The point I want to make is that even a foundational financial plan would have helped answer my friend’s question. Put simply: even a basic financial plan is better than no plan at all!


A financial plan fundamentally gets you from Point A to Point B (and at a minimum, Point B is a desired retirement age with a comfortable standard of living). Planning is analogous to navigating, which is why it’s so critical. However, often couples and families are directionless because they fail to define and communicate their goals in the first place – determining what Point B looks like!


As advisors, our job is to engage our clients to start planning – what I like to think of as a process of clarity – and to help them successfully reach their goals. While our financial expertise is important, our value is often also behavioral in nature: to help clients take action.


So, the best answer I could give my friend was to take the first step. Engage an independent advisor to develop a plan. The benefits of having clarity and confidence in your financial decisions should far outweigh the costs.


Setarcos Wealth Advisors LLC is a registered investment adviser. Information presented is for educational purposes only and does not intend to make an offer or solicitation for the sale or purchase of any specific securities, investments, or investment strategies. Investments involve risk and, unless otherwise stated, are not guaranteed. Be sure to first consult with a qualified financial adviser and/or tax professional before implementing any strategy discussed herein. Past performance is not indicative of future performance.

  • Richard Faw

Updated: Jun 1, 2022

"If you aren't willing to own a stock for ten years, don't even think about owning it for ten minutes."

- Warren Buffett


In the investing world, there are a million and one ways to define risk. Ok, not really. But there are a lot. Get a group of investors in a room, ask them each to define risk and you’ll likely get a handful of different responses. The most common definition is volatility. Stocks, for example, are considered risky because they are volatile. But if you’re a long-term investor, does volatility really matter that much? Aren’t there more relevant ways to think about risk?


Yes, yes there are.


If you’re a long-term investor, another (and, we would argue, better) way to define risk is the probability of having a permanent loss of capital. This happens when, for example, you sell something for less than you bought it. If you buy something and it temporarily declines while you still hold it, you have volatility but you have not had a permanent loss of capital.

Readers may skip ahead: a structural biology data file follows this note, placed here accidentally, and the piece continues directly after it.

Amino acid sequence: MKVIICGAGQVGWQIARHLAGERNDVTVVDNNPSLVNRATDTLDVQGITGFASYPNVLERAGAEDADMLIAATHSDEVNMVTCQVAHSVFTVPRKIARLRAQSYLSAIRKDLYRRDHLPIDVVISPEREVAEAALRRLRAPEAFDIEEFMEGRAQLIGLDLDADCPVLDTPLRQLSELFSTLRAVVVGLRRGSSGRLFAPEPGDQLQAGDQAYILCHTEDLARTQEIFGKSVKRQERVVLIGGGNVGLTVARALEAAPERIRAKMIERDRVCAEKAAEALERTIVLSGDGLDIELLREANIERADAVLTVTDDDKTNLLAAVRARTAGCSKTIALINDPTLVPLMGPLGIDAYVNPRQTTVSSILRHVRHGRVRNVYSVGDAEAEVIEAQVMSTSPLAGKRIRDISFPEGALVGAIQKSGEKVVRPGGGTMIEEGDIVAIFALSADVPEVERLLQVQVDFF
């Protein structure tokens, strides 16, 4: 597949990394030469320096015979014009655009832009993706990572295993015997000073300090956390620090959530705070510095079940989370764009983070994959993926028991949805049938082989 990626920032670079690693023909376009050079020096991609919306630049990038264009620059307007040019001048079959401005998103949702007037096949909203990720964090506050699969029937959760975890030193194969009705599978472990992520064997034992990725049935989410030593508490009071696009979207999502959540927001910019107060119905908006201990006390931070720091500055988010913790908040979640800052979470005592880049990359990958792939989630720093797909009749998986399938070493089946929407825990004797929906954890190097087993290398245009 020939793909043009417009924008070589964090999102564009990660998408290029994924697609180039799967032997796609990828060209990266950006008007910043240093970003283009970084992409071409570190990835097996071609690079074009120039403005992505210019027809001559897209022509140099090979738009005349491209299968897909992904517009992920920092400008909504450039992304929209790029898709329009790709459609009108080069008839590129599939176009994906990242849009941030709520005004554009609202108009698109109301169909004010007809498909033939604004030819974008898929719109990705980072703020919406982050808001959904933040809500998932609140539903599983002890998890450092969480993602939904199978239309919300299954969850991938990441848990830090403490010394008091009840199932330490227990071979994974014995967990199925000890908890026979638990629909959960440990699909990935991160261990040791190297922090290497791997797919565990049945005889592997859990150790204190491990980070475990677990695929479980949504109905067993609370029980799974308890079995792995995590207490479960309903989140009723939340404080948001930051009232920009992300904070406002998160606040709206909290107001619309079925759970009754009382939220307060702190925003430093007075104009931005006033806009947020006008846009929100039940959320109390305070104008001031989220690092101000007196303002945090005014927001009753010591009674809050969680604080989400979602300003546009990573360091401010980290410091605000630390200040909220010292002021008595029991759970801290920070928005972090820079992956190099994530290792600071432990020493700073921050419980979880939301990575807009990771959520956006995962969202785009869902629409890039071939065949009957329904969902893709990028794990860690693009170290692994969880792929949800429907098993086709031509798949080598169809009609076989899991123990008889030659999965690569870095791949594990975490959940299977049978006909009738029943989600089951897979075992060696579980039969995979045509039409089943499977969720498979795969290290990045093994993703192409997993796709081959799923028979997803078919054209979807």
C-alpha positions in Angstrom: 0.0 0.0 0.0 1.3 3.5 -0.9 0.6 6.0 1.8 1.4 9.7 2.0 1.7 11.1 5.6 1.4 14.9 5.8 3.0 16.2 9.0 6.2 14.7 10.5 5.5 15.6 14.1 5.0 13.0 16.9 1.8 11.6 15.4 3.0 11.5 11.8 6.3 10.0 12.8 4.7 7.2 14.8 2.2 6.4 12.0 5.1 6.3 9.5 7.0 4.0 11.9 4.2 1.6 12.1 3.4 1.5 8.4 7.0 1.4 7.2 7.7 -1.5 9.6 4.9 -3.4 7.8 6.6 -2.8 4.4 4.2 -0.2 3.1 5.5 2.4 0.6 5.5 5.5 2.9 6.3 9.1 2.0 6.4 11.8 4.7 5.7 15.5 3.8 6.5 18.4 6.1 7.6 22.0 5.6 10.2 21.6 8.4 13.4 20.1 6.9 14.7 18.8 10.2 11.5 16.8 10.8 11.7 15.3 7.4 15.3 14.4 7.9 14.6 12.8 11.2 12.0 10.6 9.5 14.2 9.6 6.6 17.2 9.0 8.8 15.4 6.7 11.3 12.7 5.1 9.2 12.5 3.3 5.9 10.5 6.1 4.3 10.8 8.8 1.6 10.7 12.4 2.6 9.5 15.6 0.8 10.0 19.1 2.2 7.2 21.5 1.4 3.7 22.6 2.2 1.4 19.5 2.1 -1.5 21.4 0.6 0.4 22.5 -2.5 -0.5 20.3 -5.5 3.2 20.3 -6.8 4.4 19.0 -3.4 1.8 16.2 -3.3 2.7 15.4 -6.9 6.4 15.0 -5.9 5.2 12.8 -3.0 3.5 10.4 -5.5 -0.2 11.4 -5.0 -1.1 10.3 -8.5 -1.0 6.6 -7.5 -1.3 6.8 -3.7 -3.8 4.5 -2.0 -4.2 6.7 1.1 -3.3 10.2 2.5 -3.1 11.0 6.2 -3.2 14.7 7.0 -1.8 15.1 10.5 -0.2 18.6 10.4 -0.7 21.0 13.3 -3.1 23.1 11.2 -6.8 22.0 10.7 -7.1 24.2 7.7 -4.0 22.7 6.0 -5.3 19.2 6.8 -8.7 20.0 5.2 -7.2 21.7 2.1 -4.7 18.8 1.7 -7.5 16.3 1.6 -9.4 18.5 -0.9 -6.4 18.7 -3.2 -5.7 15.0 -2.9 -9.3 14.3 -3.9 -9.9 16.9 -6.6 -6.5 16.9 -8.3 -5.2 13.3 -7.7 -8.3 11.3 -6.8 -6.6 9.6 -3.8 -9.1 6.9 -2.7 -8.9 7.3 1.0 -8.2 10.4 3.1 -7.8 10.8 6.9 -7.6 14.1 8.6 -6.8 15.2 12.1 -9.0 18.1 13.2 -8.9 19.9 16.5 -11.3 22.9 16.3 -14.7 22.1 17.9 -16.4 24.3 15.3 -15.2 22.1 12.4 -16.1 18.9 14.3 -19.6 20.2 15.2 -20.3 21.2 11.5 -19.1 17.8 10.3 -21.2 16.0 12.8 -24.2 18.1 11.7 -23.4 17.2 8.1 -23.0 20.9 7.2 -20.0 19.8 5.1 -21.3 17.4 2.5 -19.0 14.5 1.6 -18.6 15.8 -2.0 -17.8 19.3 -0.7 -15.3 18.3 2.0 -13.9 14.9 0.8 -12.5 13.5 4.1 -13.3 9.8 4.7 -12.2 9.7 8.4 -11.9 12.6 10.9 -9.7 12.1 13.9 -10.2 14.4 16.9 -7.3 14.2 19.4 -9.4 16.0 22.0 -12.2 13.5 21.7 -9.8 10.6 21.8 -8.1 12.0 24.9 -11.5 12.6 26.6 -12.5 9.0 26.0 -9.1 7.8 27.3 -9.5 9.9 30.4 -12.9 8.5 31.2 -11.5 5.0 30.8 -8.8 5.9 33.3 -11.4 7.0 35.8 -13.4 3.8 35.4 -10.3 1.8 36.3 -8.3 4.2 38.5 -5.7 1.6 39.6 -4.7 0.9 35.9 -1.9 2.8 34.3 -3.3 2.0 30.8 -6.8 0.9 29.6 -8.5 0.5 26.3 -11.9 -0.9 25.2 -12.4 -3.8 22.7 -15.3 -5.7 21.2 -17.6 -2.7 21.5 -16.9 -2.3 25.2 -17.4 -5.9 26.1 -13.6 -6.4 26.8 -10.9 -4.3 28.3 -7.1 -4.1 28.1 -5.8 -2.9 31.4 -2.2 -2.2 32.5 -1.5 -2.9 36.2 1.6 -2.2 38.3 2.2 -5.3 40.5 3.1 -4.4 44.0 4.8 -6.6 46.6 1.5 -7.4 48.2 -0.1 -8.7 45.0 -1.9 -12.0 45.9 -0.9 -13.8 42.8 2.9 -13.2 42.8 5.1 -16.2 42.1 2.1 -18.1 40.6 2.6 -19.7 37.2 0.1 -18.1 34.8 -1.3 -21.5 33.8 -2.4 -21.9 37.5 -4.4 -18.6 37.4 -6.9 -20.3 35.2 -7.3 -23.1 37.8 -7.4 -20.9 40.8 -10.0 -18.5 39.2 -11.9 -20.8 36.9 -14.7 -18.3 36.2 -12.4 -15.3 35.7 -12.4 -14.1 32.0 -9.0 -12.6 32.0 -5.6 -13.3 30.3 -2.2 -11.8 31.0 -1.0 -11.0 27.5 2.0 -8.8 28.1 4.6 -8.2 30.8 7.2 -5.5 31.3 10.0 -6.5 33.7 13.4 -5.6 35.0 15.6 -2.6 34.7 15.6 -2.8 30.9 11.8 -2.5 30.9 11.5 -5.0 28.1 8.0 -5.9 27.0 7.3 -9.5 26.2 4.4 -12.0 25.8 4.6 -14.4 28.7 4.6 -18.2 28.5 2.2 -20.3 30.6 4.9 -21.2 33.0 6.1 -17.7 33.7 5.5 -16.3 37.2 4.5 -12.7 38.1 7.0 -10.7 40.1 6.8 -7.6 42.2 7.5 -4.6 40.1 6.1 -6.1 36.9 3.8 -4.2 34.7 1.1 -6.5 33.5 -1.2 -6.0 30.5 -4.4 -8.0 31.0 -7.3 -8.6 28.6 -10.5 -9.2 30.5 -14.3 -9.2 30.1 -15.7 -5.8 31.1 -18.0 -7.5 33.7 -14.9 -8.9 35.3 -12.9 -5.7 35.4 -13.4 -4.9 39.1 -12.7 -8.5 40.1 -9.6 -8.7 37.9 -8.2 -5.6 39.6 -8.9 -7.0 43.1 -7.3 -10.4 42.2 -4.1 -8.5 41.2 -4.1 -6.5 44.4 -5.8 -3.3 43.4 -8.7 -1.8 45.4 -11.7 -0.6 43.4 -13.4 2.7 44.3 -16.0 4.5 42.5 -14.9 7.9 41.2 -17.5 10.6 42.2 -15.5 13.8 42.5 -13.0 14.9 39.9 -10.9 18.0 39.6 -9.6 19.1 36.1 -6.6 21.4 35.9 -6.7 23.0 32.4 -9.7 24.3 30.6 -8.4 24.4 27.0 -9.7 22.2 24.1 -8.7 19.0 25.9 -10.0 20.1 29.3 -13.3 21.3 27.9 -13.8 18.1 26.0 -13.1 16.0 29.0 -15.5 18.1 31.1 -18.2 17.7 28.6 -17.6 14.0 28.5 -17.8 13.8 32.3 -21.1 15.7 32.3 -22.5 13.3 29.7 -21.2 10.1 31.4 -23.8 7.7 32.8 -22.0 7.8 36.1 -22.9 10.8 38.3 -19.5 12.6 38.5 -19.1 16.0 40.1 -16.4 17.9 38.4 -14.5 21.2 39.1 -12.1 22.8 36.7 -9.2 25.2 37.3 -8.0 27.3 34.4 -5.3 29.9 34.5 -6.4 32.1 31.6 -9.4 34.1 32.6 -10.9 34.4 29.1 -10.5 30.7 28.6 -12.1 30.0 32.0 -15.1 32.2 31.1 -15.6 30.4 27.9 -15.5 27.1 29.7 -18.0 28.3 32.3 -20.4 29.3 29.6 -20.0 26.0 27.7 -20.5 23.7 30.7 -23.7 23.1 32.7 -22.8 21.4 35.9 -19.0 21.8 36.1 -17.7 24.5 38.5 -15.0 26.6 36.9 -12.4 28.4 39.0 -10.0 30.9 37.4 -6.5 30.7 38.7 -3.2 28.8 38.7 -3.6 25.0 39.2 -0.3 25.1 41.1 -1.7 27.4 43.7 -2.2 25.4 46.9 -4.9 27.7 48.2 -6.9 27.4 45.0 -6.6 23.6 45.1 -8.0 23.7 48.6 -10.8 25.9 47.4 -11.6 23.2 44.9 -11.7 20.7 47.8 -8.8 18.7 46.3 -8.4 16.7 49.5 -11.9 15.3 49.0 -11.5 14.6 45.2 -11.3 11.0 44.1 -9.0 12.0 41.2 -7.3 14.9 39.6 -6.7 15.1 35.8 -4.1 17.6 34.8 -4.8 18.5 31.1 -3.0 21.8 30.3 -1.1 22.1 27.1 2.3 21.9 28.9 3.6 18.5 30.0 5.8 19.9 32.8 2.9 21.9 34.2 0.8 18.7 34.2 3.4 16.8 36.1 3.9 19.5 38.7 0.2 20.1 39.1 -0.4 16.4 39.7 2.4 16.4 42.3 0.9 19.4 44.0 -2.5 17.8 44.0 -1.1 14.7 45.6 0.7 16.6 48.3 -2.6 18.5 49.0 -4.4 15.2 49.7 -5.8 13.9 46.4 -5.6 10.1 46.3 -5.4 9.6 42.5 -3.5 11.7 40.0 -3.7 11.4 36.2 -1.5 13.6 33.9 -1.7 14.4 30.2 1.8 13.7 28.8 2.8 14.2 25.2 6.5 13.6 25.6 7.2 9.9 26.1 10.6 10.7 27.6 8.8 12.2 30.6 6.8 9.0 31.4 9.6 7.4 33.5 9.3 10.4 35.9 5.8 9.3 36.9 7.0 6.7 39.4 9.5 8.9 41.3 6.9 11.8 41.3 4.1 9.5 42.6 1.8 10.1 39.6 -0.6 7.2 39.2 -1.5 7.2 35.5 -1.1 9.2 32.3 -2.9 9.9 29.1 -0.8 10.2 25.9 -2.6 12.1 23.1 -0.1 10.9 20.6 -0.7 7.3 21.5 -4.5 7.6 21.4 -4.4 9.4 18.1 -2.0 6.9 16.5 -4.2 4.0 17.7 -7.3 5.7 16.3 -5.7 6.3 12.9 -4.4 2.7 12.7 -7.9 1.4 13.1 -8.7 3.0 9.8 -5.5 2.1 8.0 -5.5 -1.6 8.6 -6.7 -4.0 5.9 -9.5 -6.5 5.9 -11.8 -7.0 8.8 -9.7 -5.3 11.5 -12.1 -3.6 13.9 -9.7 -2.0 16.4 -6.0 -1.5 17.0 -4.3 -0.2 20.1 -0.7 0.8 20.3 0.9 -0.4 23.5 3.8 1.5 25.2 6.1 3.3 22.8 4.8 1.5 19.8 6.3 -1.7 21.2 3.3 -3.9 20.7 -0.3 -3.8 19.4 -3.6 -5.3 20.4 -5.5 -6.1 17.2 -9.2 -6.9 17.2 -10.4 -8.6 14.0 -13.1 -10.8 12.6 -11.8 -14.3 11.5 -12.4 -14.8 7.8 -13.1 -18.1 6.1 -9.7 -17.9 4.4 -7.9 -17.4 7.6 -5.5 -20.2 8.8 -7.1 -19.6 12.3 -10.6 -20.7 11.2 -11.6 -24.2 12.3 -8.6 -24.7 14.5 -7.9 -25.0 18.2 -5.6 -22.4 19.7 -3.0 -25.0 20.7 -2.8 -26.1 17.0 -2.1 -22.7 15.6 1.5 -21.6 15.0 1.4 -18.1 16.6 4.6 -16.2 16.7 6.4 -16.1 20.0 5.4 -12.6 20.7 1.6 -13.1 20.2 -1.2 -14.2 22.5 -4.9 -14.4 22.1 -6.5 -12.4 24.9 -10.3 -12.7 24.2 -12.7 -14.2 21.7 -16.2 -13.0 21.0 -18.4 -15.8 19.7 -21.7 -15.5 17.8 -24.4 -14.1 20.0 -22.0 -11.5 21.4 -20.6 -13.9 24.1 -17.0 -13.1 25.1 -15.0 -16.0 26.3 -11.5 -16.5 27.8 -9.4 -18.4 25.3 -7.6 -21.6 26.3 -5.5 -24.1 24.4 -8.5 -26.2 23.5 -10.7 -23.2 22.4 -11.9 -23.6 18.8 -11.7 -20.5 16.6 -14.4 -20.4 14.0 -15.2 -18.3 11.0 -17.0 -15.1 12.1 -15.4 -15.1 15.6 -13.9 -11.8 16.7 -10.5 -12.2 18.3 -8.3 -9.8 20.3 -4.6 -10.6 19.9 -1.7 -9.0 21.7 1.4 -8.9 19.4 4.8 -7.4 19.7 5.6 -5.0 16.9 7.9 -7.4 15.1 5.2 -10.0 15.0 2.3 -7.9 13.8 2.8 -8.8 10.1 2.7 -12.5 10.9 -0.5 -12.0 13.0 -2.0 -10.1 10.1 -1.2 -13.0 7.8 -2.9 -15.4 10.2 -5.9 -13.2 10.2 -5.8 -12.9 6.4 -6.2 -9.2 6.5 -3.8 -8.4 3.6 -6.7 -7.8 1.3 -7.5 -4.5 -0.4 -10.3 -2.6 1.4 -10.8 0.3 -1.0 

Think about this in the context of a portfolio of stocks.


Let’s say you have a ten-year investment horizon and hold a diversified basket of stocks through an S&P 500 index fund. If you have absolutely no need or plan to sell anything from this portfolio over the next ten years, then, using the definition of risk laid out above (i.e., that risk is defined as a permanent loss of capital), this portfolio has low risk. Why? Because, over a ten year period, the probability of having a permanent loss of capital is low. Going back to 1950, there has been only one ten-year period (looking at calendar year returns) in which you would have lost money by selling after 10 years (2000 – 2009, towards the high of the dot-com bubble and low of the 2008-2009 financial crisis). In other words, historically speaking, there was about a 1.4% probability of losing money over a ten-year period. Now, there are a bunch of caveats to this, including that the future could easily be different than the past, that I’ve ignored intra-year holding periods and that inflation will take away part of your return. Still, you can see the odds are strongly in your favor if you have a ten-year holding period. What about other holding periods? Check out the chart below.



As you can see, once you extend out to about 10-15 years, the historical likelihood of having a permanent loss of capital has been quite low.


So, if you’re a long-term investor, don’t fret about the daily, weekly and annual ups and downs of the market. Ignore the silly talking heads who tell you where the market is going this year (hint: they have no clue). None of this matters to you. What matters is where markets are ten to fifteen years from now. And based on history, although there are certainly no guarantees, the odds are highly in your favor.


John Bogle, the founder of Vanguard, was definitely on to something when he said, "The stock market is a giant distraction to the business of investing."


Setarcos Wealth Advisors LLC is a registered investment adviser. Information presented is for educational purposes only and does not intend to make an offer or solicitation for the sale or purchase of any specific securities, investments, or investment strategies. Investments involve risk and, unless otherwise stated, are not guaranteed. Be sure to first consult with a qualified financial adviser and/or tax professional before implementing any strategy discussed herein. Past performance is not indicative of future performance.